It can be seen from Table 1 and Figure 2 that: 1) The accuracy of the three methods in the column direction is higher than that in the row direction, which may be caused by the small errors such as platform flutter that affect the positioning quality in the row direction. 2) The positioning accuracy of the ridge estimation iteration method and the spectrum correction iteration is better, and the accuracy of spectrum correction iteration reaches 10^{−}^{2} pixel in the row direction and 10^{−}^{3} pixel in the column direction. 3) The positioning accuracy of the control points is observed, and there are different degrees of fluctuation between ridge estimation iteration and conjugate gradient method, and the performance of spectrum correction iteration is relatively stable, which may be related to the unbiased estimation characteristics, which is closer to the true value after iteration.

The solution time and the number of iterations is shown in Table 2, and the

Table 1. Accuracy of different RPC parameters solving methods (Units: pixels).

(a) (b) (c) (d)

Figure 2. Comparison of positioning accuracy of control points. (a) Three-line-array image row direction; (b) Three-line-array image column direction; (c) High-resolution image row direction; (d) High-resolution image row direction.

Table 2. Solution time and iteration numbers of different RPC sloving method.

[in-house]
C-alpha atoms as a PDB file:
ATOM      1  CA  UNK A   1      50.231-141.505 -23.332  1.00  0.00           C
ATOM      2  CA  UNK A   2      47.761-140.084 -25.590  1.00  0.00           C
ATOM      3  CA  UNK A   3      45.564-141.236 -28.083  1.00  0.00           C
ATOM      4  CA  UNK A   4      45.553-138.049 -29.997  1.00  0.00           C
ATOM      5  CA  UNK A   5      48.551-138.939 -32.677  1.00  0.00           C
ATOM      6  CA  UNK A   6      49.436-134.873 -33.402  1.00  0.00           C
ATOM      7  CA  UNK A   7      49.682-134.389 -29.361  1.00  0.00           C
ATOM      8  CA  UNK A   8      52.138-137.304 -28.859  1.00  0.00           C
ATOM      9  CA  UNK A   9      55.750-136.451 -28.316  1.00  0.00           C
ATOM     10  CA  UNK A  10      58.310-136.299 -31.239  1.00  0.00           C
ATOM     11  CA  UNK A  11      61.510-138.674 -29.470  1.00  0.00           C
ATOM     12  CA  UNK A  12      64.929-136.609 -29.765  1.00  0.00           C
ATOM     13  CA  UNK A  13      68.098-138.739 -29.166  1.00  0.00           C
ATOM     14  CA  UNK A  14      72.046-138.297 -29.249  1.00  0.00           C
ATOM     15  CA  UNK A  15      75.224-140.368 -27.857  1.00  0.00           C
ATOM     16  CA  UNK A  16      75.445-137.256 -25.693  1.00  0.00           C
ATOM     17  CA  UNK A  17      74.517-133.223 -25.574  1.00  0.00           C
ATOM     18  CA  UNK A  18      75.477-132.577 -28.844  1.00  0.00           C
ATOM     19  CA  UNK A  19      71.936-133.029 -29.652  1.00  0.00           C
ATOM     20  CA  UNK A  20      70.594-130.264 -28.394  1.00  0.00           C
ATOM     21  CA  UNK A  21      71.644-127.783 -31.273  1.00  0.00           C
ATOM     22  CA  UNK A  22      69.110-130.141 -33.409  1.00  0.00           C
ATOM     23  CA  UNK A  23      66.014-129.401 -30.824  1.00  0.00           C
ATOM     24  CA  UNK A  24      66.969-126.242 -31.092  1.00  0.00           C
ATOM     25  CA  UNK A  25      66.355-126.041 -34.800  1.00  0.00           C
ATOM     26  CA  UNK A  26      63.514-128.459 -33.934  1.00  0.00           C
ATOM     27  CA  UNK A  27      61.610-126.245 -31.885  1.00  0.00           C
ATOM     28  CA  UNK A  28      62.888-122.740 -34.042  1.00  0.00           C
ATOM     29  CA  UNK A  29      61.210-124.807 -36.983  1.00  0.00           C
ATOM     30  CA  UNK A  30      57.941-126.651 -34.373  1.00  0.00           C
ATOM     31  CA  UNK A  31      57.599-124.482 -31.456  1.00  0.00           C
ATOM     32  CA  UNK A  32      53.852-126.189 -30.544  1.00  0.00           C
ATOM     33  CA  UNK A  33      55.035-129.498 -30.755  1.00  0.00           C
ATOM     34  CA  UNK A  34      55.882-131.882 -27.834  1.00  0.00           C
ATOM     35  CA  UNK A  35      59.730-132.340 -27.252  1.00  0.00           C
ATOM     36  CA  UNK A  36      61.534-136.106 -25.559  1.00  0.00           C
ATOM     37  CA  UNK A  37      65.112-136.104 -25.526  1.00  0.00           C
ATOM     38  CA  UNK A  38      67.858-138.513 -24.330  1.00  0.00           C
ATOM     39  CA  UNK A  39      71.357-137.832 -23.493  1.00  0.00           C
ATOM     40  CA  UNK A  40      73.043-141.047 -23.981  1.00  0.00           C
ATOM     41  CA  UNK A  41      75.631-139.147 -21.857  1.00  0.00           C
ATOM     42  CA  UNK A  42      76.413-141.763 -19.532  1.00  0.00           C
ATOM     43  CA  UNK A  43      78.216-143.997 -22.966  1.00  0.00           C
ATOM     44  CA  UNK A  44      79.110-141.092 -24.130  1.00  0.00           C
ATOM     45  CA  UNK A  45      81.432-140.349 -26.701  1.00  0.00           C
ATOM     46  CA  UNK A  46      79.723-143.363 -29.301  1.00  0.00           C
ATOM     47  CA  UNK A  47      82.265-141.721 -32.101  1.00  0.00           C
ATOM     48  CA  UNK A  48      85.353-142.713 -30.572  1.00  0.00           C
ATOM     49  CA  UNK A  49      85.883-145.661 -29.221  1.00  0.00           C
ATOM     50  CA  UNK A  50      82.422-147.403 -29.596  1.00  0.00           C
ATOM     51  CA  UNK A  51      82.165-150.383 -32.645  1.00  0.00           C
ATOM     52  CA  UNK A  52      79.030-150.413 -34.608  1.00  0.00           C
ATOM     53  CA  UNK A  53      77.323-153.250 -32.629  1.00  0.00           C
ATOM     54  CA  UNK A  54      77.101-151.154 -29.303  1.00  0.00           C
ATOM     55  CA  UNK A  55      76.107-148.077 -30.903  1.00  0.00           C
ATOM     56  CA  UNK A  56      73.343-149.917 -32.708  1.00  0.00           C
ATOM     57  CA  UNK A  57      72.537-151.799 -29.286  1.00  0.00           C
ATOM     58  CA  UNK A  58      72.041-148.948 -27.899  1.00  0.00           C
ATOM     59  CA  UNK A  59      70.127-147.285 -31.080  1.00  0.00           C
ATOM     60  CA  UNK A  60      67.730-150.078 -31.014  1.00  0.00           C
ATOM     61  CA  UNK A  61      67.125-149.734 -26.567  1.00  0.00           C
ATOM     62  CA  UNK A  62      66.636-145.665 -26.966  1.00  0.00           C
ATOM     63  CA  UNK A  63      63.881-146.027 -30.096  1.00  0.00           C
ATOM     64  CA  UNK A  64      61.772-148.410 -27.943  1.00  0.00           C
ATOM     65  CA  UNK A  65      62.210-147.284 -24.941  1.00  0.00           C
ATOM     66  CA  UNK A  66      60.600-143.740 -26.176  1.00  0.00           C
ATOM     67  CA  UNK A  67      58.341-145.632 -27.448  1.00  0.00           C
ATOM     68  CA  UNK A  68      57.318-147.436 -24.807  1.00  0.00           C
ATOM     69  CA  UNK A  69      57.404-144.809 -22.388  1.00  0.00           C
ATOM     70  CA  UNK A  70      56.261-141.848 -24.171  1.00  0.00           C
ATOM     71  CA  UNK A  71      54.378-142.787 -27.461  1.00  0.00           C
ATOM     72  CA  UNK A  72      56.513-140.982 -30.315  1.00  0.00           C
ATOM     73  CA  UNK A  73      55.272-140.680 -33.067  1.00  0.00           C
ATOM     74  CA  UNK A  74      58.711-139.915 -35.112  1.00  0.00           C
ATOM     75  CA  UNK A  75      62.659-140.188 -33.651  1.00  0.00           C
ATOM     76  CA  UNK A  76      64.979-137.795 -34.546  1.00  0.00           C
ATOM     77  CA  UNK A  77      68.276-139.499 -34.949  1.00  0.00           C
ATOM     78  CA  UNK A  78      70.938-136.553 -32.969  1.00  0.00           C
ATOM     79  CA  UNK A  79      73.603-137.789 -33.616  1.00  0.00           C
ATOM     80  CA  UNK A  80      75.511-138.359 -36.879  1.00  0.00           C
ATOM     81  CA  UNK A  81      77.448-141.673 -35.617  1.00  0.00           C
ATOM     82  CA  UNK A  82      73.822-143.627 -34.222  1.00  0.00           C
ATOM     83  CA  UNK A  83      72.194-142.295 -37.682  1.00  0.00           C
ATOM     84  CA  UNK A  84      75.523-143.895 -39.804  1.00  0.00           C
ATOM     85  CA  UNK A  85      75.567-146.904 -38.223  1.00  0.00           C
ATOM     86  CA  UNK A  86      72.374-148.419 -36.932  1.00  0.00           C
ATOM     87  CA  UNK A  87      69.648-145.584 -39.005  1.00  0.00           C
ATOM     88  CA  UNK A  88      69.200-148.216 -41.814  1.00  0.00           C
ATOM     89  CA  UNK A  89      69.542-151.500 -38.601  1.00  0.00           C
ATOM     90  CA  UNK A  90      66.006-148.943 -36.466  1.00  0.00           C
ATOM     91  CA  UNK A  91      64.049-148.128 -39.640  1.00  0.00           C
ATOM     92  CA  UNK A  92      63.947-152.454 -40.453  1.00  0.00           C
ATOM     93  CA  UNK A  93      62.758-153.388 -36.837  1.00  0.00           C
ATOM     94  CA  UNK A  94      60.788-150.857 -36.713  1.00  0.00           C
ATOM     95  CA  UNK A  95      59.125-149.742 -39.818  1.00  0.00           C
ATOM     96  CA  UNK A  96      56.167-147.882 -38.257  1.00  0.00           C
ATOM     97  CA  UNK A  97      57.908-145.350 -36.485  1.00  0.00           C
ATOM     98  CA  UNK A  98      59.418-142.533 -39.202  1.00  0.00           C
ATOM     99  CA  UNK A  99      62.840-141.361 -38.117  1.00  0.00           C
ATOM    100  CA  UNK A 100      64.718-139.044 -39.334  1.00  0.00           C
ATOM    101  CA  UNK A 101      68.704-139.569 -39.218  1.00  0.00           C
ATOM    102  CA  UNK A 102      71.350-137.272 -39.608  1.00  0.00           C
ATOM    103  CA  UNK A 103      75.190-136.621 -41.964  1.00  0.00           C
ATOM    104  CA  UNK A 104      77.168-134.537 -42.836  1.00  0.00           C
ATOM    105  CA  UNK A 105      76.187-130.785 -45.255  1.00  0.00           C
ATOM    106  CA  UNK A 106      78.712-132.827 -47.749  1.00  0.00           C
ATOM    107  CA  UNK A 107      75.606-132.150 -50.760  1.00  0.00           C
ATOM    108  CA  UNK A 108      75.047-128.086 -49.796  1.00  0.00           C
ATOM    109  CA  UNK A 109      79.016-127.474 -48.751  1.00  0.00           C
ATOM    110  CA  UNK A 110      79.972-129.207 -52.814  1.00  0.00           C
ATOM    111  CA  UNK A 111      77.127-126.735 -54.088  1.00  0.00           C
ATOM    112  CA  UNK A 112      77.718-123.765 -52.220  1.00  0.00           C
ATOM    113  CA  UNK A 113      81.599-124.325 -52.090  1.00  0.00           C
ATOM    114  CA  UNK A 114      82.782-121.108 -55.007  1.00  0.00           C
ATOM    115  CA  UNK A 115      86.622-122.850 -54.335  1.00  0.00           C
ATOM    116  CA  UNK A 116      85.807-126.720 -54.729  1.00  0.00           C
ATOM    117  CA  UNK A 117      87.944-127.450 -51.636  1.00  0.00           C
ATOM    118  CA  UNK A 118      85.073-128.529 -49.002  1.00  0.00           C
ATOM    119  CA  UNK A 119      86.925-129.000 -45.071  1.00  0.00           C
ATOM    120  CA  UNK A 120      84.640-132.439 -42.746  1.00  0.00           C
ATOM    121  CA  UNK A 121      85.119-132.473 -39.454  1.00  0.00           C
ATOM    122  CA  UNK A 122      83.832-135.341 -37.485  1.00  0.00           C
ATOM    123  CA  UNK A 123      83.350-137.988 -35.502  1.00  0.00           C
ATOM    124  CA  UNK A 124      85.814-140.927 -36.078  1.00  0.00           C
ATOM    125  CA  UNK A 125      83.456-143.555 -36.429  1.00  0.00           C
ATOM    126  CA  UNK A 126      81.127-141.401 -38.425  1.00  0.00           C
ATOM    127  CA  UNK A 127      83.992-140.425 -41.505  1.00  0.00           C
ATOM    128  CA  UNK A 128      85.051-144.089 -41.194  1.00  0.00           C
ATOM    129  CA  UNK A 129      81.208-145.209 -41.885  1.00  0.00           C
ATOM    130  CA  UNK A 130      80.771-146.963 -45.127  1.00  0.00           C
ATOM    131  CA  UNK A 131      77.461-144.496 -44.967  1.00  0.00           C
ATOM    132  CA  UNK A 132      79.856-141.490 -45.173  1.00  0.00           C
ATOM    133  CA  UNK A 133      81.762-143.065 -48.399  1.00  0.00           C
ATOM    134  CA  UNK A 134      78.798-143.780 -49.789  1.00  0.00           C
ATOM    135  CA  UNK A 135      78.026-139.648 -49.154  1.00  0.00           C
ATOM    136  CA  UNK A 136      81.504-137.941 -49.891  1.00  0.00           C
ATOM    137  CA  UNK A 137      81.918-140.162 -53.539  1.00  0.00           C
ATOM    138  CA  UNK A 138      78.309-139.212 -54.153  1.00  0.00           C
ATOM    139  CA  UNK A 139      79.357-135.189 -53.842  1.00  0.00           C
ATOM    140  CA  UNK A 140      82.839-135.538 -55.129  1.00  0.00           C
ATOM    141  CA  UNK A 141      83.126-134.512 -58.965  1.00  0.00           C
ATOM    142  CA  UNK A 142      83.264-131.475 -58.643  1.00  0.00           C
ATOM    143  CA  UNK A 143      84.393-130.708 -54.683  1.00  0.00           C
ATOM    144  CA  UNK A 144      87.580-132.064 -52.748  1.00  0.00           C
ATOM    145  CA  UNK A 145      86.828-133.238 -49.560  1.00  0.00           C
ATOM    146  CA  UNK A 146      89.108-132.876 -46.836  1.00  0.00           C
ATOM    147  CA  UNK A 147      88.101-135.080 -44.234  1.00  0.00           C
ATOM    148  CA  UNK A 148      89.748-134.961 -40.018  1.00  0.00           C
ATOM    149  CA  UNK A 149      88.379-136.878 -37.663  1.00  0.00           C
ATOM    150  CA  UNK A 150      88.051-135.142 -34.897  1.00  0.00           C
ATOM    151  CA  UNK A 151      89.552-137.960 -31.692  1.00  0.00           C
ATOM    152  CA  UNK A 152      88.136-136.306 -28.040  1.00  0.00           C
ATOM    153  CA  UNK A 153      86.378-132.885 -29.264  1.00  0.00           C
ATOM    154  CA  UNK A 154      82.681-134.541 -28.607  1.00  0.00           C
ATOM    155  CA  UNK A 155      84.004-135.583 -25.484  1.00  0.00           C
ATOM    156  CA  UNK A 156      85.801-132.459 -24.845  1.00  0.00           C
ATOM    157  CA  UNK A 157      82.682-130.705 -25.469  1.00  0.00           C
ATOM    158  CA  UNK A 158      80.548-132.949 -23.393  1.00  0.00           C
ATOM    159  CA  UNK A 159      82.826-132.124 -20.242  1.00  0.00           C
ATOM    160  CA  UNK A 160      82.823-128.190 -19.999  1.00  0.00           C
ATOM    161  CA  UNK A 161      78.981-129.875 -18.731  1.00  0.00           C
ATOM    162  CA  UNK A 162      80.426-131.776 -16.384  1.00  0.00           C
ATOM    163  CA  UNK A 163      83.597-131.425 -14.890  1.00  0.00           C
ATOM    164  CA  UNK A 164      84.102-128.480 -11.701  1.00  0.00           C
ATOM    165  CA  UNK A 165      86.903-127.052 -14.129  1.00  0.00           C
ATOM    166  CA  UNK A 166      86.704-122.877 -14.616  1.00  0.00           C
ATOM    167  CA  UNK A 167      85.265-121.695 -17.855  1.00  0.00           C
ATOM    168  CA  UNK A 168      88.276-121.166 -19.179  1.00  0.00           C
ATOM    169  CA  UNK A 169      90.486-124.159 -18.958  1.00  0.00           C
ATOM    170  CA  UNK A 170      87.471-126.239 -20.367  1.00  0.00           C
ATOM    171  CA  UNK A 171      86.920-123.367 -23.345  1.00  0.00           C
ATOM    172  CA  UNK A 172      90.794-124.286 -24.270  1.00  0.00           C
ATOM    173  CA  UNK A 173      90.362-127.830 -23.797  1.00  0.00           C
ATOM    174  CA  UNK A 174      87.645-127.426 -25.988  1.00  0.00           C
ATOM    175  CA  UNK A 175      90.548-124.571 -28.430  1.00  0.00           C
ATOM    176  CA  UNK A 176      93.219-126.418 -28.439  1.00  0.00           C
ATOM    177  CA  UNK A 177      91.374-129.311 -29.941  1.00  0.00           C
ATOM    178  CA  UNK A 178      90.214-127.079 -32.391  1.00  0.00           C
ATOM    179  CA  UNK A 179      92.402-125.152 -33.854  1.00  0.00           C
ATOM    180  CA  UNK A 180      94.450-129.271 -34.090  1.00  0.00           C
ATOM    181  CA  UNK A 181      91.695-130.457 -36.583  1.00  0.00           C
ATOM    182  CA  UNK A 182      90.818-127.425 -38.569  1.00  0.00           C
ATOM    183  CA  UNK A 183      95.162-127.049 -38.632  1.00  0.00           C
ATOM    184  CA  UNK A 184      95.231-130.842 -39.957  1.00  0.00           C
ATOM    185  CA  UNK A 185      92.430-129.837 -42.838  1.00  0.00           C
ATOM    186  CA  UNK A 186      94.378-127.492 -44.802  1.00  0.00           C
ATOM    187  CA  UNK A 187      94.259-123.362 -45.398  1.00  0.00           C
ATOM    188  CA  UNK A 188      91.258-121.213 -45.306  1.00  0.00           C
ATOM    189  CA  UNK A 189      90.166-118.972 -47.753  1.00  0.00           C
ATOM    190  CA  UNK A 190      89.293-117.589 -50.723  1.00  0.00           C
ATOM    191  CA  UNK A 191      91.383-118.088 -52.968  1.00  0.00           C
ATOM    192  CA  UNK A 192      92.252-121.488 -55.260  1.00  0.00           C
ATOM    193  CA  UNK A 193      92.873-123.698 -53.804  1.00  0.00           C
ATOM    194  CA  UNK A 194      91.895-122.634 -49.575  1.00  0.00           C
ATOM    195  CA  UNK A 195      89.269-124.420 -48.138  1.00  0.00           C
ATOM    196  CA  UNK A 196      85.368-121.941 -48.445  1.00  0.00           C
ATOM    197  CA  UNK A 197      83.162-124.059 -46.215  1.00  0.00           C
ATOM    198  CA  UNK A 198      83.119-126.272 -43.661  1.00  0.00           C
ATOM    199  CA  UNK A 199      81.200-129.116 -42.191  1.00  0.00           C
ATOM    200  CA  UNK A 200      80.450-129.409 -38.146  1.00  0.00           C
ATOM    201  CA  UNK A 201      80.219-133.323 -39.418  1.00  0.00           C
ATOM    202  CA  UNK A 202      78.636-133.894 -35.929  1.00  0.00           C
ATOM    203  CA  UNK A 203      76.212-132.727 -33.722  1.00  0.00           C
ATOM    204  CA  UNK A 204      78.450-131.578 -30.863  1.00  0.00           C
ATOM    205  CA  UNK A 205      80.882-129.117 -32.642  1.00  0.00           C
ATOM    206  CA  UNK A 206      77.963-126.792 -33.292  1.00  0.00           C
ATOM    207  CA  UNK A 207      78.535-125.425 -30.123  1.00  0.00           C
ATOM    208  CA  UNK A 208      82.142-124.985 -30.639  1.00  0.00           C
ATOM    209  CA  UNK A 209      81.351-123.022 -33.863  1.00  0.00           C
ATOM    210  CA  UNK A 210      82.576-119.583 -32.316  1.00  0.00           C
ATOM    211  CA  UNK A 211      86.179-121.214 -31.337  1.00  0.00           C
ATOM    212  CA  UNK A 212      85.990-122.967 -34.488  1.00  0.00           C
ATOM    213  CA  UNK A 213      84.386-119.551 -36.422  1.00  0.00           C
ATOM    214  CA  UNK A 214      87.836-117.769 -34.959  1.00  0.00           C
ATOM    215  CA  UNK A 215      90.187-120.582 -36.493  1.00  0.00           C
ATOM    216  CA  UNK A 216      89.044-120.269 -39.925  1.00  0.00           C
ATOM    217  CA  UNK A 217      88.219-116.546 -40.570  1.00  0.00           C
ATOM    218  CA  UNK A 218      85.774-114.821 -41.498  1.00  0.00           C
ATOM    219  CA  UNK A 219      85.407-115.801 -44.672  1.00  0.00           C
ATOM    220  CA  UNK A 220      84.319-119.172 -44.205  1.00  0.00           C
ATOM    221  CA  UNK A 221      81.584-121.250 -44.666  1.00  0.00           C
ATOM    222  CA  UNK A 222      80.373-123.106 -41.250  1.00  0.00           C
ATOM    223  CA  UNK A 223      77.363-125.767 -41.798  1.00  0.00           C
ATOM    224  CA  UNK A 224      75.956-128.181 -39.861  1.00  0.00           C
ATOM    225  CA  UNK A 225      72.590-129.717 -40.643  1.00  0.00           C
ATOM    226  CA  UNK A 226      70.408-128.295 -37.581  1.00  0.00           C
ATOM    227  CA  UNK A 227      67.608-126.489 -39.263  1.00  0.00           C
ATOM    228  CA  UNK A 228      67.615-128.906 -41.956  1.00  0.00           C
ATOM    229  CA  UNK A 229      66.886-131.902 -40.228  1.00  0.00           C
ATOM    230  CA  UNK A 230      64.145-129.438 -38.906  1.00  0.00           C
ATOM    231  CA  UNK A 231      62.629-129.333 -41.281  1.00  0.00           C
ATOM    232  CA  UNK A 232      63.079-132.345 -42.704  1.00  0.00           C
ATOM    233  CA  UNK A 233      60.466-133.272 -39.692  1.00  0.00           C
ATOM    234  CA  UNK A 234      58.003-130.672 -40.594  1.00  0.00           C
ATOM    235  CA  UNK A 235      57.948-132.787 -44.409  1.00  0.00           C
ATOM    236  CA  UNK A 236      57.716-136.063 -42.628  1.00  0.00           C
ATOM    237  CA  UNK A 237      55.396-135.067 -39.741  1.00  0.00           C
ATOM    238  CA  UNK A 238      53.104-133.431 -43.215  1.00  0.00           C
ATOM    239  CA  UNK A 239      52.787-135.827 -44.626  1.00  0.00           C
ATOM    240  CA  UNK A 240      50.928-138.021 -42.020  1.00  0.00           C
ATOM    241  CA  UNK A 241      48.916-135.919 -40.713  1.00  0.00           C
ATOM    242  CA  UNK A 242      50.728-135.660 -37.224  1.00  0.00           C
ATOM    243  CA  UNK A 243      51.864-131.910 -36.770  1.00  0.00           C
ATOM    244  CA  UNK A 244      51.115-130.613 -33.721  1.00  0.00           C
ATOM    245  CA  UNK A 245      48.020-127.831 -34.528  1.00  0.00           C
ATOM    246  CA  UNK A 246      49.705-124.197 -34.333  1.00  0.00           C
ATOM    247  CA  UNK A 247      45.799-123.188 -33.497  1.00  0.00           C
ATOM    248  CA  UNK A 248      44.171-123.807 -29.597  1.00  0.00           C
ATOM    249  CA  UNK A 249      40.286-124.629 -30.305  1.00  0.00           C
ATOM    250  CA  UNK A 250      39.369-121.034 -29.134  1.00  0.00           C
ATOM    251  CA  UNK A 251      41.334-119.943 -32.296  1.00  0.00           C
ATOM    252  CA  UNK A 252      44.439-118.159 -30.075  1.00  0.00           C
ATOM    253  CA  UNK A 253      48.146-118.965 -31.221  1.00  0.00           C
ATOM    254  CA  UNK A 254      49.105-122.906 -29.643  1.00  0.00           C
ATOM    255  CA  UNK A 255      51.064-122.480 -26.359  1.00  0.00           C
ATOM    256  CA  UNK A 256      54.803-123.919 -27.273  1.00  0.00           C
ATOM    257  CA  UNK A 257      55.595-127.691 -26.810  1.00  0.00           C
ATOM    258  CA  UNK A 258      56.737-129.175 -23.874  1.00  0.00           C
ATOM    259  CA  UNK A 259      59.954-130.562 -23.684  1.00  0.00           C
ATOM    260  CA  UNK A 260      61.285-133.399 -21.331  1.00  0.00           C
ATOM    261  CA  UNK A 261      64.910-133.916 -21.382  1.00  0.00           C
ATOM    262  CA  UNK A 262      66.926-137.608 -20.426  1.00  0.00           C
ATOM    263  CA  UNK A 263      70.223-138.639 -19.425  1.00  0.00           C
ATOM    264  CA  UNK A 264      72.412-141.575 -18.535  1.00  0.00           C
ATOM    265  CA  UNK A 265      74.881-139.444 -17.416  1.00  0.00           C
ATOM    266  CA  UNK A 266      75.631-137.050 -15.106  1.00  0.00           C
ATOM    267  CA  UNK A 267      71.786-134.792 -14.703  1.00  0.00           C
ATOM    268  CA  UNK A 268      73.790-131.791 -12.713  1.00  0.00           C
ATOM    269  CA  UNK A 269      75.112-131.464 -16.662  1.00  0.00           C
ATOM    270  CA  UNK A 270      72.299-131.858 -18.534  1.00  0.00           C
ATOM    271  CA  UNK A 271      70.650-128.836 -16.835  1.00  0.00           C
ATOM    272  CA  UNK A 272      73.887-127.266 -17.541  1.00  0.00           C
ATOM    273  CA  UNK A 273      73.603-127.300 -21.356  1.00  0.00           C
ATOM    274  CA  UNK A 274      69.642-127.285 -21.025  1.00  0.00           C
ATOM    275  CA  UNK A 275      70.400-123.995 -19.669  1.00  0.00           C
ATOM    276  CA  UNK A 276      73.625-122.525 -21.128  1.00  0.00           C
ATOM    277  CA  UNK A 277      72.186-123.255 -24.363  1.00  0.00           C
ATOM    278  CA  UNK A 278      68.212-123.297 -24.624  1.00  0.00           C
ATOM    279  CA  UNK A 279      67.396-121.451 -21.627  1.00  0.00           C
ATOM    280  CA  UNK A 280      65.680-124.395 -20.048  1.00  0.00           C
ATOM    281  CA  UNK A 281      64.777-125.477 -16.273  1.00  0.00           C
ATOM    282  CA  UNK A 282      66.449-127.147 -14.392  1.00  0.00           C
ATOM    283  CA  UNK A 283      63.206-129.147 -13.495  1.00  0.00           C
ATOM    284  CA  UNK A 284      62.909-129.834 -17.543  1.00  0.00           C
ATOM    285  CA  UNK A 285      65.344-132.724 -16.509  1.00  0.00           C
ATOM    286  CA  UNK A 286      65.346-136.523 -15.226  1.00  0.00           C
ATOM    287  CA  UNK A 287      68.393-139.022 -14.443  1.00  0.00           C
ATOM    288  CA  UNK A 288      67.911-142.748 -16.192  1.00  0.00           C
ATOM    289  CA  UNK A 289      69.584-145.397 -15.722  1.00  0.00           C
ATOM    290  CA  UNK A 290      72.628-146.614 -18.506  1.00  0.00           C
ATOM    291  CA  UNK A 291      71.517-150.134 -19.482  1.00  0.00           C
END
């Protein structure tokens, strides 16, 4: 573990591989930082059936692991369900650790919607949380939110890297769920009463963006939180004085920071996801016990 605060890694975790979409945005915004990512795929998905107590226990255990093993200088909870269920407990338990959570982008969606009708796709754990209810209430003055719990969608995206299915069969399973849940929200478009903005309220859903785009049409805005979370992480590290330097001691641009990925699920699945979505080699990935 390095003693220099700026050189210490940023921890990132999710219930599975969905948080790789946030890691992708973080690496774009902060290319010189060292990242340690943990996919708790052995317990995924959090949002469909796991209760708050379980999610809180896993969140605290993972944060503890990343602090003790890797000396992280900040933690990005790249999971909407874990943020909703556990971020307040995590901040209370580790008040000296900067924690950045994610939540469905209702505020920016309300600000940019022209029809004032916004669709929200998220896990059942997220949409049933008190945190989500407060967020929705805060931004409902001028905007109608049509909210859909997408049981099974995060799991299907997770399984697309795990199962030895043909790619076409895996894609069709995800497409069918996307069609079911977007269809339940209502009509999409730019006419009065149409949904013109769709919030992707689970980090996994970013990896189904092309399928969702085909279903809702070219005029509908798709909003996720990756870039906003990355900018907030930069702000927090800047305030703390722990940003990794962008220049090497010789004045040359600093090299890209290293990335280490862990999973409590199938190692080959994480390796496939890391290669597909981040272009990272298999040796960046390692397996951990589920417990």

solution time is the shortest when the number of iterations of the ridge estimation iteration method is less; the time of the spectrum correction iteration is longer than that of the ridge estimation iteration method. Compared with the other two methods, the conjugate gradient method has lower efficiency in solving time and iterations.

5. Summary and Prospect

In this paper, three parameters solving methods are used to calculate the parameters of the RPC model, which are ridge estimation iterative method, spectrum correction iteration, and conjugate gradient method. The verification of TH-1 satellite three-line-array nadir image and high-resolution mosaic image data shows that the ridge estimation iterative method and spectrum correction iteration have obvious advantages in the accuracy of the solution and can better improve the positioning accuracy of RPC model. The advantage of the ridge estimation iterative method is that the number of iterations is less and the time is shorter. The advantage of the spectrum correction iteration is an unbiased estimation and the accuracy is more stable. The next step is to study the error propagation law between parameters, further improve the accuracy of the model solution, and improve the efficiency of large-scale ill-conditioned equation solutions.